Toyota Prius. Worth The Fuel Savings?

by : Kerry Plowright



With today's petrol prices not appearing to be heading south any time soon, it is little wonder that more and more hybrid cars are coming onto the market. These cars use a combination of petrol and electrical power so that you save at the service station. And if you have a social conscience, they'll also help save the planet through reduced emissions. While Honda was first to introduce a hybrid into the Australian market, it was the Toyota Prius that made hybrid motoring a real option for fuel conscious motorists.

The Toyota Prius has a small petrol motor and a small electrical motor that work in unison to propel the car along. To the driver, there probably isn't much difference between driving the Prius or any other smallish car. The engine switches from the petrol to electrical motor without any need for the driver to do anything, so in that respect, it's business as usual for the driver. The electrical motor recharges its batteries during deceleration. All these actions are performed automatically thanks to the on board computer under the bonnet of the Prius.

If you enjoy a little power under the bonnet, then the Prius is obviously not for you. The small motors push the car along respectably but the acceleration is not what you would describe as being exhilarating.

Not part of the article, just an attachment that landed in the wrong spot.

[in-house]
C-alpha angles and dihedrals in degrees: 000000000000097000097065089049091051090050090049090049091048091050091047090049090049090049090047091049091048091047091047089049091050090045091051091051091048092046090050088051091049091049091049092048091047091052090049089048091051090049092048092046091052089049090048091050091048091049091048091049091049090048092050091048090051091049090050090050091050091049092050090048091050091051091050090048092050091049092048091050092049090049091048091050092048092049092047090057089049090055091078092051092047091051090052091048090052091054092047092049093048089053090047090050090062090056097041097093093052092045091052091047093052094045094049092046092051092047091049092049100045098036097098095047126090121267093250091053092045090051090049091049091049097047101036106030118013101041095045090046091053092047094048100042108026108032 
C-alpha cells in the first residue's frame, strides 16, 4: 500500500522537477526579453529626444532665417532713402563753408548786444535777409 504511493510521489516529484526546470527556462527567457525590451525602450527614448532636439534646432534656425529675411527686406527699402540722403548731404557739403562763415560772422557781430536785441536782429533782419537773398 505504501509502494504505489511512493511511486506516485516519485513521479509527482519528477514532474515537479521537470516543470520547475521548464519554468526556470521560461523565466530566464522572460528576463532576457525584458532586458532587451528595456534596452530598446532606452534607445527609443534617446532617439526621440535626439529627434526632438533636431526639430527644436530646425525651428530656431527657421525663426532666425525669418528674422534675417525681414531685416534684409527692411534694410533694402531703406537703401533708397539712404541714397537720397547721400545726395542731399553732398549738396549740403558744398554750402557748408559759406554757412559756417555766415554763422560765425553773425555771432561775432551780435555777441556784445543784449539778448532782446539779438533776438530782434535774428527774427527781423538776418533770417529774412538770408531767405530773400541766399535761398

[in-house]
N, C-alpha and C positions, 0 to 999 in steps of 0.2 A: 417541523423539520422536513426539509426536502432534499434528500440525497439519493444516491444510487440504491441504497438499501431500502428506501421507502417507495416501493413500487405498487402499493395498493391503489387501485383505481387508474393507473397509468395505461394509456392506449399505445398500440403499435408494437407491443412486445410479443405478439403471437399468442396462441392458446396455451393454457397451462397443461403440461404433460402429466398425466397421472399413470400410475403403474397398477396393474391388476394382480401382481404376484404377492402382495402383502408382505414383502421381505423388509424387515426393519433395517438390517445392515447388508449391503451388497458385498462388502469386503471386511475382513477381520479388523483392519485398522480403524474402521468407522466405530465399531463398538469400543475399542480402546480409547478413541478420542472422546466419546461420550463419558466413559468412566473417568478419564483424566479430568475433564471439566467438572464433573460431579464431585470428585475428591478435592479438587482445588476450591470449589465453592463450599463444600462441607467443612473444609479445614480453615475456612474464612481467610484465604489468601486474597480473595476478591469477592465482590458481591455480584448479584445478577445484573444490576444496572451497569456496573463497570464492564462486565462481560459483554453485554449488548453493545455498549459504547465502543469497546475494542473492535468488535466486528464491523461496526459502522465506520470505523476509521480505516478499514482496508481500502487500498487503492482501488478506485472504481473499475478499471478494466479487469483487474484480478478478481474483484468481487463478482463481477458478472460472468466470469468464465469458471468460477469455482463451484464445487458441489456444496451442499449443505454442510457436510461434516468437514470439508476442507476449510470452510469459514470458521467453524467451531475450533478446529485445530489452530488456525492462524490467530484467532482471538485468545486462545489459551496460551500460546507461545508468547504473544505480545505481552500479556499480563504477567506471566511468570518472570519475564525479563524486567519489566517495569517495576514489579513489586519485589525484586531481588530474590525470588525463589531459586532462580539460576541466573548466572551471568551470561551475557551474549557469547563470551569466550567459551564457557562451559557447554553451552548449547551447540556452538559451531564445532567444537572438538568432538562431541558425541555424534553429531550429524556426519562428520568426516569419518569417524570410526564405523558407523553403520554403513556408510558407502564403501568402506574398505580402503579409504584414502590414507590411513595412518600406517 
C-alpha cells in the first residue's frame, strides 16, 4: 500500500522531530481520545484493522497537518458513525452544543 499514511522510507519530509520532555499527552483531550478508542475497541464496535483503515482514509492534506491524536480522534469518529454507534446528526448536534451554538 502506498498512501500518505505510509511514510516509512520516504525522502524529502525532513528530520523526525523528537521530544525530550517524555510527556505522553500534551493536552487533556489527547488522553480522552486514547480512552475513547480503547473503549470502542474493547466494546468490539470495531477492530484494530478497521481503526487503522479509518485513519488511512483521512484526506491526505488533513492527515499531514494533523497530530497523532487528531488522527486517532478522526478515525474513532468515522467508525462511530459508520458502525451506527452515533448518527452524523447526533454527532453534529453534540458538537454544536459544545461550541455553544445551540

The Toyota Prius comes with power mirrors and windows, a CD player and remote central locking as standard equipment. It also comes with dual front air bags and anti-lock brakes.

So, how much fuel will you save by driving a Toyota Prius? Well, you can expect to go through five or six litres for every 100 kilometres you drive. This figure is pretty much the same regardless of whether you are driving about town or on the freeway. As the Prius is not a particularly cheap car, you'd need to be spending quite a bit on fuel around town before it really became economical for you. If your driving is mainly on the freeway or in the bush, then it's probably not going to be such a viable option.

One important aspect to check if you are in the market for a used Prius is to check the log books for regular servicing. As these engines are rather complicated, you'll be best avoiding any car serviced by anyone other than a Toyota dealer. Also remember that the batteries, when they do need replacing, will not be cheap. So make sure you check the condition of the batteries first in earlier models.

If you're worried about the spiralling prices of fuel at the petrol pump, and if most of your driving is about town, then a Toyota Prius may be right for you. But remember, if you're only buying one in order to save money on fuel, do some calculations first. With the higher price of the Prius compared with other comparable non-hybrid cars, it may take a long time before you start saving any real money.